A common issue I often have with extended, solo guitar pieces, particularly those emerging after the most significant Takoma school work, is that due to its singular point of origin and fetishized physicality, its reduction to strings, frets and equipment, the methods for listening to the guitar in this context feel limited to pre-established modes; canonised figures perform as they are expected to and too easily I respond with the usual references and moods, as if the work can be understood as a series of technical variations without ever exceeding the terms of the ‘solo guitar record’. But on this reissue of his final, and long out of print, collection, Basho’s ecstatic, elegaic technique and emotional fluidity rupture this ease-of-consumption and surpasses the expectations and perceptions associated with his sound.
The tone on Twilight Peaks holds somewhat of a hybrid position between the various modes found in Basho’s work. Elements of a sound indebted to raga, as heard predominantly on Basho’s earlier works, particularly The Seal of the Blue Lotus, jostle with more orthodox American folk components, classical composition, emotive ballads and that incomparable delicate and faltering technique.
Dense flurries of interlocking phrases, unusual scales and idiosyncratic harmonics draw out alongside a melodic clarity and immediacy more reminiscent of Basho Sings! (the only singing included on the reissue is the lovely baroque ballad ‘Kingdom of Love’, which Basho did not consider part of the set, but remains a quaint deviation for the, admittedly minor, group of Basho acolytes, myself included, that appreciate the idiosyncrasy of that overpowering voice).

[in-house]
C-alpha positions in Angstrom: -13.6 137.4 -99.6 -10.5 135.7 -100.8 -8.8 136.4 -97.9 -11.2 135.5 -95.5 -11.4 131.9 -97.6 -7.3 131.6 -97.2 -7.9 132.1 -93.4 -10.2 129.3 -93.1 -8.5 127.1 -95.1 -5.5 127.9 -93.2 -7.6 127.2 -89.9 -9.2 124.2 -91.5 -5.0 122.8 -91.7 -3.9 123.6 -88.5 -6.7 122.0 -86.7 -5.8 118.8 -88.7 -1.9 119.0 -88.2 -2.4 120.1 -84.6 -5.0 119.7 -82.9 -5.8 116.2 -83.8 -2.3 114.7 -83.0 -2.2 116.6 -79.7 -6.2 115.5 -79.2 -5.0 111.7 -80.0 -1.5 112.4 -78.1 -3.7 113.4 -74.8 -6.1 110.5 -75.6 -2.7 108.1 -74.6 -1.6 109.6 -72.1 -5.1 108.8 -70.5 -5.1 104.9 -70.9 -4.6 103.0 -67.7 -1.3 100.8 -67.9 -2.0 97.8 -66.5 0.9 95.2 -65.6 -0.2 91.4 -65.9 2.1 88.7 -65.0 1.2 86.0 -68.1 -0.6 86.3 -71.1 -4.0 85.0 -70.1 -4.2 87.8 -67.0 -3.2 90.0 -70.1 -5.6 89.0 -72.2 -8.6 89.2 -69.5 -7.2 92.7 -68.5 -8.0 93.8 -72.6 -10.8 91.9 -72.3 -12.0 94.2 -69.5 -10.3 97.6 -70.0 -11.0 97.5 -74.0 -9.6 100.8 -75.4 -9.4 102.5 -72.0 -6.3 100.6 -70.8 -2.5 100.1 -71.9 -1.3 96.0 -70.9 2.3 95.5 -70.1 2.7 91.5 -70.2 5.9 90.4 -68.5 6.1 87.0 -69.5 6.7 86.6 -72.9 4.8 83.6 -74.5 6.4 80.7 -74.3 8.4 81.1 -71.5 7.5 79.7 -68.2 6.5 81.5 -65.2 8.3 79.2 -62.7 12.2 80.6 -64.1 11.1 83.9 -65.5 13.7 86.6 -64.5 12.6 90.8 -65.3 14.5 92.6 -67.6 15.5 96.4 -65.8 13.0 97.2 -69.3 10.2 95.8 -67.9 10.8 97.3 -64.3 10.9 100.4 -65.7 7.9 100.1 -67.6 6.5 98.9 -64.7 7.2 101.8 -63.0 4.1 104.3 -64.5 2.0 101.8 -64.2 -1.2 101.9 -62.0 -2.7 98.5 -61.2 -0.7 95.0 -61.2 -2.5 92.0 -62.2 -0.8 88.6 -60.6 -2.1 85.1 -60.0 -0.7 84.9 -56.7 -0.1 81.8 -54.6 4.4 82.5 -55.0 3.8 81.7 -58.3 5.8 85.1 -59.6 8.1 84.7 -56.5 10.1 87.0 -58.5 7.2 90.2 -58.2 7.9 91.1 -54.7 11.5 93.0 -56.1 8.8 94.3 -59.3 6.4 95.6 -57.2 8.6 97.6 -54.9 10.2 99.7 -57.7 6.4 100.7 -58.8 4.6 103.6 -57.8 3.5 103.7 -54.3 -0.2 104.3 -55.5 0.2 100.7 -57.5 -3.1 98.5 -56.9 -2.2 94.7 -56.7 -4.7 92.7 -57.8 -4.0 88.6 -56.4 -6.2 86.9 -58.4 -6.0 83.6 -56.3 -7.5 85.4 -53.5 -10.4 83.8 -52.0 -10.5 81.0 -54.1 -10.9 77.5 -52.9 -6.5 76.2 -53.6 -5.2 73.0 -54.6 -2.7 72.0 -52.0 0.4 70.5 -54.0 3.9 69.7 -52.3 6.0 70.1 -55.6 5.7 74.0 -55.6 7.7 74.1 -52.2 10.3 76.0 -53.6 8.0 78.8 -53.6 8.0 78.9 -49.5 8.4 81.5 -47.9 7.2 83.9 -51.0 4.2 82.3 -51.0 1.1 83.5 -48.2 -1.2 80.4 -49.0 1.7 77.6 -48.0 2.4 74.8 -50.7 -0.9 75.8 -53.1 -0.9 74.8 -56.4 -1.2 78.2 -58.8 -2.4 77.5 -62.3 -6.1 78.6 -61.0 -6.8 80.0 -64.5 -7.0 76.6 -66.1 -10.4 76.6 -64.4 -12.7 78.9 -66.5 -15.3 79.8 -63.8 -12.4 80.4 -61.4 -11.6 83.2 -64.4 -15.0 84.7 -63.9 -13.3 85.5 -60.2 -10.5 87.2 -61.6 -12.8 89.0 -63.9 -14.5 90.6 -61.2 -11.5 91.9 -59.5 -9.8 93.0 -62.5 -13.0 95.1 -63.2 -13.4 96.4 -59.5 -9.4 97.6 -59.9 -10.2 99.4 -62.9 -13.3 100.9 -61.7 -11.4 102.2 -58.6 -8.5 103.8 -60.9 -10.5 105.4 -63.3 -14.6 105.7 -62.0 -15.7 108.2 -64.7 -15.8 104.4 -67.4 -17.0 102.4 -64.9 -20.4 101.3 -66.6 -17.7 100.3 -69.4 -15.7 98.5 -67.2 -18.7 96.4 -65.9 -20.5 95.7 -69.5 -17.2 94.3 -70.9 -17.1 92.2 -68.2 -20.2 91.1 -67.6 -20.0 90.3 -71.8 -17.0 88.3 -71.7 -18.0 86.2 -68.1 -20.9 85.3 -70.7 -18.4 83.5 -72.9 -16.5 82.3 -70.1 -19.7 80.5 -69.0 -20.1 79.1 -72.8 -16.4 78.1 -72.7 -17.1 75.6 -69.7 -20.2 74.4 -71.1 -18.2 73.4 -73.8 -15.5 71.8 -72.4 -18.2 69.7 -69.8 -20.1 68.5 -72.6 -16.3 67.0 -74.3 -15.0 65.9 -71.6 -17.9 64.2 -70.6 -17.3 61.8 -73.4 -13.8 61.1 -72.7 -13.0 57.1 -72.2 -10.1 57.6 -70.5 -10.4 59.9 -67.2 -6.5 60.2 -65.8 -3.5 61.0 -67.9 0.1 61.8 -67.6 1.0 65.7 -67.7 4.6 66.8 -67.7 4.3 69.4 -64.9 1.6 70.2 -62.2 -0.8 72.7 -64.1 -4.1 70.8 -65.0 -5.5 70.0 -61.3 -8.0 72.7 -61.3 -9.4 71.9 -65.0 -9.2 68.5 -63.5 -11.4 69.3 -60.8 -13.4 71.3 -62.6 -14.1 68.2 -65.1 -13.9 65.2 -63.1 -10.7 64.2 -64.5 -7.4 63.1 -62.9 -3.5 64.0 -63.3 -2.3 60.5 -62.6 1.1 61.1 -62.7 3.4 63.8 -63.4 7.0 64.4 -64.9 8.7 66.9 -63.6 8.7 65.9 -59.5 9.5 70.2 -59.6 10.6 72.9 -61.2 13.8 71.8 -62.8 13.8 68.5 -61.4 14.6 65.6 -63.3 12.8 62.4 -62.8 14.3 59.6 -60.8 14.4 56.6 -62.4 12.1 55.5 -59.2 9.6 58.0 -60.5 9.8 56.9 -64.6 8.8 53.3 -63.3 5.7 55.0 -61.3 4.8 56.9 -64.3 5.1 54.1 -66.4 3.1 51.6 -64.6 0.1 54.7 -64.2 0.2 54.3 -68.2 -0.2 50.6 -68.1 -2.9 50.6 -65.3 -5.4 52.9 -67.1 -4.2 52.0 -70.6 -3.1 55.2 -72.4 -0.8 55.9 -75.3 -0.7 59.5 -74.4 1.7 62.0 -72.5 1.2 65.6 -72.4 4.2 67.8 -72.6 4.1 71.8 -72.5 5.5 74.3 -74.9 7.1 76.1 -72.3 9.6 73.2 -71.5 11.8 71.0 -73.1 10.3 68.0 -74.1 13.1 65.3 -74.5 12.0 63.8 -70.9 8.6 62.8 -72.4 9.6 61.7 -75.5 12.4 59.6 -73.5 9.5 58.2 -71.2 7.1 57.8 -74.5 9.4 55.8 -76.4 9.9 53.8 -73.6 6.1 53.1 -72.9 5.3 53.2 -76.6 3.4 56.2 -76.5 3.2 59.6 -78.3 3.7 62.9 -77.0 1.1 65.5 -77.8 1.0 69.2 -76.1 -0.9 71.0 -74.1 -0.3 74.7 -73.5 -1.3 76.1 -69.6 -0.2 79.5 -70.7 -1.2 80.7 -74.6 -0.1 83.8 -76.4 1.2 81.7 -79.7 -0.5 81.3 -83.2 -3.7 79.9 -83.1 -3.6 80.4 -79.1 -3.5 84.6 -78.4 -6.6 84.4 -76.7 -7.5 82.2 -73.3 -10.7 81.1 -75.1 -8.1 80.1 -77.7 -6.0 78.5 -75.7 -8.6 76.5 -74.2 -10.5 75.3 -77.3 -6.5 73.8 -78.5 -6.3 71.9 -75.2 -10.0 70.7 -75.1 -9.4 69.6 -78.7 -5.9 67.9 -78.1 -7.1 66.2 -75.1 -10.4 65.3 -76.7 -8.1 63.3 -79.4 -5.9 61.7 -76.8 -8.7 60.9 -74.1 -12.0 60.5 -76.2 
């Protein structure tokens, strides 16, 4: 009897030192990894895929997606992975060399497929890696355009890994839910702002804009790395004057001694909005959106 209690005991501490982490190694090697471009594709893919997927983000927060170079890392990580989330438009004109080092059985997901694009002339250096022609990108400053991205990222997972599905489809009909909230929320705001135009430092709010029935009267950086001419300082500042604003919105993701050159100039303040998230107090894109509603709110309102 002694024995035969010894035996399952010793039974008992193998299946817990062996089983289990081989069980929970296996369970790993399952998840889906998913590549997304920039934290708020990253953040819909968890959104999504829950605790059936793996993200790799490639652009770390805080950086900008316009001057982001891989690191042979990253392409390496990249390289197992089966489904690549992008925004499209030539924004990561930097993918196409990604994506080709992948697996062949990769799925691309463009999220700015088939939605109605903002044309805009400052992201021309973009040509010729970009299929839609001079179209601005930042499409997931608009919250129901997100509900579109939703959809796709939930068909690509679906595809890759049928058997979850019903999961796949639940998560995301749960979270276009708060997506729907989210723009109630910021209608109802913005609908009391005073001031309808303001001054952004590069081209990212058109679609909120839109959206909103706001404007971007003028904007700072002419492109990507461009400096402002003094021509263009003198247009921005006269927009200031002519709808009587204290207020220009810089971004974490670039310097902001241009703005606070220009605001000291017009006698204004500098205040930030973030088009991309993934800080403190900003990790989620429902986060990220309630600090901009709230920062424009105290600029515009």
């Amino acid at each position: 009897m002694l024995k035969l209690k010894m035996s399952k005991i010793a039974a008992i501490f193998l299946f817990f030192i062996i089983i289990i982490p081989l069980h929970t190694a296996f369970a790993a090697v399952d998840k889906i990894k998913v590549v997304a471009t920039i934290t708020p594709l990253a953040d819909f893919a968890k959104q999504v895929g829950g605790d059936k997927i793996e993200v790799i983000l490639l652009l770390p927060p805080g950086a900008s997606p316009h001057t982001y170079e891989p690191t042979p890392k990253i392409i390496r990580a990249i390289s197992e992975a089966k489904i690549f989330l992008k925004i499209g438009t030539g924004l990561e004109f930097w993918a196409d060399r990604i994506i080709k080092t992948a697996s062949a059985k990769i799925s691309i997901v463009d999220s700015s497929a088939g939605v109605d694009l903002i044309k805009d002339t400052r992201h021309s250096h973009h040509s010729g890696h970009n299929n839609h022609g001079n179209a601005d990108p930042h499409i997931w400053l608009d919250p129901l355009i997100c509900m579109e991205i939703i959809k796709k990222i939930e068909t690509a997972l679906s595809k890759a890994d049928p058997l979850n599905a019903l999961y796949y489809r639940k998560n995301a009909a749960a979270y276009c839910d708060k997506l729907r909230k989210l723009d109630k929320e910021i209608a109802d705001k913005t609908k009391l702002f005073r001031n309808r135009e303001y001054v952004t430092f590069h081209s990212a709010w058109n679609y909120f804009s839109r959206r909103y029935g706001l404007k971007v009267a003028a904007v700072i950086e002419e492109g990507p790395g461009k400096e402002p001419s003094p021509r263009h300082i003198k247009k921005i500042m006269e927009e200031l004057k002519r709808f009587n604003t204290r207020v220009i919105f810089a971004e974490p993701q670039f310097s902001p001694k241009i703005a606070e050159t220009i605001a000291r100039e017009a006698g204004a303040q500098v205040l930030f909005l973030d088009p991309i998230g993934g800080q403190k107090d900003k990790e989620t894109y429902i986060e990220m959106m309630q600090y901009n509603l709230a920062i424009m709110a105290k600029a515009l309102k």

Phrases linger, repeat, multiply and expand outwards with an emotive resonance indicative of the records appropriation as new-age relaxation music; an obscure position held for over a decade, but one which obscures the joyous and idyllic, yet plaintive, atmosphere. These incredibly rich, dynamic pieces, full of movement and melancholy, from ‘Japan Idyll’s’ string bends and trills to the rolling tremolo and precise melodies of ‘Twilight Peaks’, deserve a position amid Basho’s most revered work.
Worth mentioning is the fantastic work done by Smeraldina-Rima for this reissue. The liner notes by Richard Osborn and Glenn Jones (who also mastered the tracks) situate the record conceptually, historically and personally and the distinctive artwork by Wouter Vanhaelemeesch completes a perfect package. The two live extras are a pleasant addition as well, particularly the extended ‘Nice Enough for Love’, ending the record with a languid and earnest charm as Basho seemingly attempts to shake loose the repeated, romantic motif that defines the piece.